Heather Woodward

One of the most profound thing I am learning as I am unschooling my children is how I personally still respond to the "schoolish" ideas wihtin myself. I have been having a hard time with graduate school and the whole "grades" issue. There are some classes where I would say that given all that I had going on in life while I was trying to take a class - a B was acceptable... then I have classes where I feel that I have learned so much and really have progressed - and still the same B. and I get frustrated -which a fellow unschooling mother pointed out is really silly when I think about how I would respond to my child in the same situation. I know how subjective grades are - and how they mean little in terms of identifying what I learned. But it has been ingrained in me that success goes with grades - etc. and because I didn't get an A - I must suck.

I have been reading Grace Llewelyn's Teenage Liberation Handbook - and find it very relevant to myself as an adult. She mentions getting a test or class done so that on can move on to the things they really want to learn/read. I am feeling that way right know and enjoying Grace Llewelyn far more than Strategic Management texts. This is all causing me to have some real thought about what authentic success is and if I wish to continue this current path...

I also had begun teaching myself to sew and had finally finished a skirt... and was rather happy with my progress. So I went to the fabric store and got a pattern and had my daughters pick out some fabric they liked for a dress. Well, my mil was visiting(she can sew very well), and she took over my project by "showing": and "doing" for me rather than letting me just figure it out. I got frusterated with the forced nature of this and she basically finished - and went on to make two more dresses and a pant set for the girls. (Which are all very nice - but I'll have to wait until she leaves to try and fiugure out my dress) How often this must happen with my kids. Perhaps they just want to experiment until they figure out whatever it is they are working on.... and here I am "helping" them when perhaps the help wasn't asked for. It is so obvious how this can cruch the spirit or desire to learn something new if they really feel inside "Just leave me alone to figure it out!" Actually the interesting thing with my mil was that she shared that when she was in school she was learning to sew and her mother would undo and redo all of her projects before she handed them in at school.. ugh - I'm surprised she continued to learn as well as she did.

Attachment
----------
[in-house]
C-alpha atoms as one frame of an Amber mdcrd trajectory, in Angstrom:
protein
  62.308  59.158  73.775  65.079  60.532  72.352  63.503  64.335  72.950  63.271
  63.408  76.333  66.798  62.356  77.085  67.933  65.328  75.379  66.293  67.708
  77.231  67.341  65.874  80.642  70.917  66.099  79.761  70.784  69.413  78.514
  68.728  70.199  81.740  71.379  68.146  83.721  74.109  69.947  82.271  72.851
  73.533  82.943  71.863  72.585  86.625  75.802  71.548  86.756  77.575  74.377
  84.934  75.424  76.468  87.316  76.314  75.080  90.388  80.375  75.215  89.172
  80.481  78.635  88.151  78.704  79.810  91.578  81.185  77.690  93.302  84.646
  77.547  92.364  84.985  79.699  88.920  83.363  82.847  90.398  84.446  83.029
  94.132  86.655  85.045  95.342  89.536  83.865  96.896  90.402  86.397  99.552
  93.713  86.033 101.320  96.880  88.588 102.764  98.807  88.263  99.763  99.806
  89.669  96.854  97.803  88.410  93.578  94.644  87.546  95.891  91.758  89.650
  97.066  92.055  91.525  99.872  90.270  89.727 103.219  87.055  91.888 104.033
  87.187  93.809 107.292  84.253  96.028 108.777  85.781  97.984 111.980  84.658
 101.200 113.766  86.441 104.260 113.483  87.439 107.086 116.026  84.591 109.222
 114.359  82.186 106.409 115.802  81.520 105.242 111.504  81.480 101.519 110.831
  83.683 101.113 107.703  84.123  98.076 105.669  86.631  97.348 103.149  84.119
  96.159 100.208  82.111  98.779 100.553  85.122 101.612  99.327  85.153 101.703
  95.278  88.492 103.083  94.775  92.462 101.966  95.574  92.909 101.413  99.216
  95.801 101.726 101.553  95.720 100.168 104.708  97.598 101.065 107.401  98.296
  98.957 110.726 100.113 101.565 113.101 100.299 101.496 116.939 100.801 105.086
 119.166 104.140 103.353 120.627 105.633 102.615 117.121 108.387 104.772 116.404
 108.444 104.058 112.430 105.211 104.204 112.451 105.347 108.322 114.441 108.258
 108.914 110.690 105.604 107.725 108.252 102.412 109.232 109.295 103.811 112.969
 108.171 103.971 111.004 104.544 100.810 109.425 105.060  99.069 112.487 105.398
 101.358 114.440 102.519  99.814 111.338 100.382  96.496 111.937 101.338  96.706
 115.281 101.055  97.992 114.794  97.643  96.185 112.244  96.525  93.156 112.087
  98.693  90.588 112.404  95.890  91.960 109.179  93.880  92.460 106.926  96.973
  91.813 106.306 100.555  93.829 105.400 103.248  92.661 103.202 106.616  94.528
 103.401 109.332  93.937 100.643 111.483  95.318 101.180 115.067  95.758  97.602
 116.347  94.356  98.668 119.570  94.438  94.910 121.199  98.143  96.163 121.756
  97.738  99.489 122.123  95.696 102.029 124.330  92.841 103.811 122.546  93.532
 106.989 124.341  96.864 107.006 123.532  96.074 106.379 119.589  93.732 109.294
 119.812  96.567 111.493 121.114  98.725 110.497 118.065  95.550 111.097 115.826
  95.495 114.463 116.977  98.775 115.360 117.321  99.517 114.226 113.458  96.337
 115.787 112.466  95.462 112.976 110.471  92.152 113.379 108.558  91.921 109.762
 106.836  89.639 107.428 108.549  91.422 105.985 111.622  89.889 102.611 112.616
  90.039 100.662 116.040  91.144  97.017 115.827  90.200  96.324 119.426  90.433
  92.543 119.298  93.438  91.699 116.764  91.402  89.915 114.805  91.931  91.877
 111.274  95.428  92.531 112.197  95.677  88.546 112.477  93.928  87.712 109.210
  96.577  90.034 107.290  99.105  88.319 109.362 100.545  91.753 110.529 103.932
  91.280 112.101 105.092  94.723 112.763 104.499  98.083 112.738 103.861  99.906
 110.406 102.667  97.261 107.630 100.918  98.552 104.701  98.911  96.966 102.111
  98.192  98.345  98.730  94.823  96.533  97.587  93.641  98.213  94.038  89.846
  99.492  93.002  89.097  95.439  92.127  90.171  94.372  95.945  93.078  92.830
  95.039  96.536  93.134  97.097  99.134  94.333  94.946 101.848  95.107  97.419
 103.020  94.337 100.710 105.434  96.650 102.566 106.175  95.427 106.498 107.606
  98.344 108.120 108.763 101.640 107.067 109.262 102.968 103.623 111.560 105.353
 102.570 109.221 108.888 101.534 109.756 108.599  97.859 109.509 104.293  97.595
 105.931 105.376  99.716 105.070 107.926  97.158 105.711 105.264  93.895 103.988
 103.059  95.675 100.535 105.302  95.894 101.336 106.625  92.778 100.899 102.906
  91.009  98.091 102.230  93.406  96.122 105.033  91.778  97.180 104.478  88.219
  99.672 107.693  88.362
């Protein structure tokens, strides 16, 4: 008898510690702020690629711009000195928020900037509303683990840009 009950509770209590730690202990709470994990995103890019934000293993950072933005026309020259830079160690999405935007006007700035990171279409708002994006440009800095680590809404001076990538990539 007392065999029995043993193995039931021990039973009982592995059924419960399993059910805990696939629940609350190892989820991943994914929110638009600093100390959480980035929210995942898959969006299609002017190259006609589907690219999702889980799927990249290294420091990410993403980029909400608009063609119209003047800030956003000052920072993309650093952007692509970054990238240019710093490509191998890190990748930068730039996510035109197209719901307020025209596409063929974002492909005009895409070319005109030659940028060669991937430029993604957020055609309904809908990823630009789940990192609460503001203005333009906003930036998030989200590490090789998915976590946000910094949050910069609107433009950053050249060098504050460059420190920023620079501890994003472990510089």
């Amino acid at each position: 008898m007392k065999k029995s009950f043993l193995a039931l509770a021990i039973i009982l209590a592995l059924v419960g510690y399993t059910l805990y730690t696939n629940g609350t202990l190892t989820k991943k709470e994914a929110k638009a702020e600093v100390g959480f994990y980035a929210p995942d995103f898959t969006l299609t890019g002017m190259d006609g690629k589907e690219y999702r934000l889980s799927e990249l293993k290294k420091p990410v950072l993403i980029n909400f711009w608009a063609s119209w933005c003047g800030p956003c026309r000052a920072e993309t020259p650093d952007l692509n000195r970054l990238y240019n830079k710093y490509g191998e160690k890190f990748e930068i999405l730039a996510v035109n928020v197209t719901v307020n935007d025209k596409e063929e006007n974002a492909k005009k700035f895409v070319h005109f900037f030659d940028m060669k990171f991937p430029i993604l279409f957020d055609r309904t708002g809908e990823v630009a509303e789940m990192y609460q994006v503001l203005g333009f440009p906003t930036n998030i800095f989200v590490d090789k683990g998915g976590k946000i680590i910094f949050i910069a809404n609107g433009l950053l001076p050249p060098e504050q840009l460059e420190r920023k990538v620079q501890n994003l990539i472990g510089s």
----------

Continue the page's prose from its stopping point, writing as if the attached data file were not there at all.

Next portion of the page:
In any case - as an adult I haven't given unschooling myself much thought. I sometimes feel that I struggle sometimes to really believe that my kids will learn what they need to. However, as I watch them playing it is amazing how much they are enjoying life and being outside, cooking and gardening. They are so enthusiastic about it all. Thankfully they have never been to school - and hopefully they won't have to go through these stupid adult grade induced feelings of inferiority with regard to learning that I do at times. I think if I get to the point that I believe that they can really learn whatever it is that they want to perhaps I will believe that I can to - without school.....


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In a message dated 5/17/2005 5:47:40 PM Mountain Daylight Time,
bacwoodz@... writes:

I also had begun teaching myself to sew


Learning how to sew? <g>

-=- I think if I get to the point that I believe that they can really learn
whatever it is that they want to perhaps I will believe that I can to -
without school.....

You could learn yours first and then trust theirs, though. Think back to
other things you've learned on your own, for fun, joyfully, without even
noticing what you were learning. If you wait until your kids are grown and prove
to you that unschooling worked you'll have waited too long!


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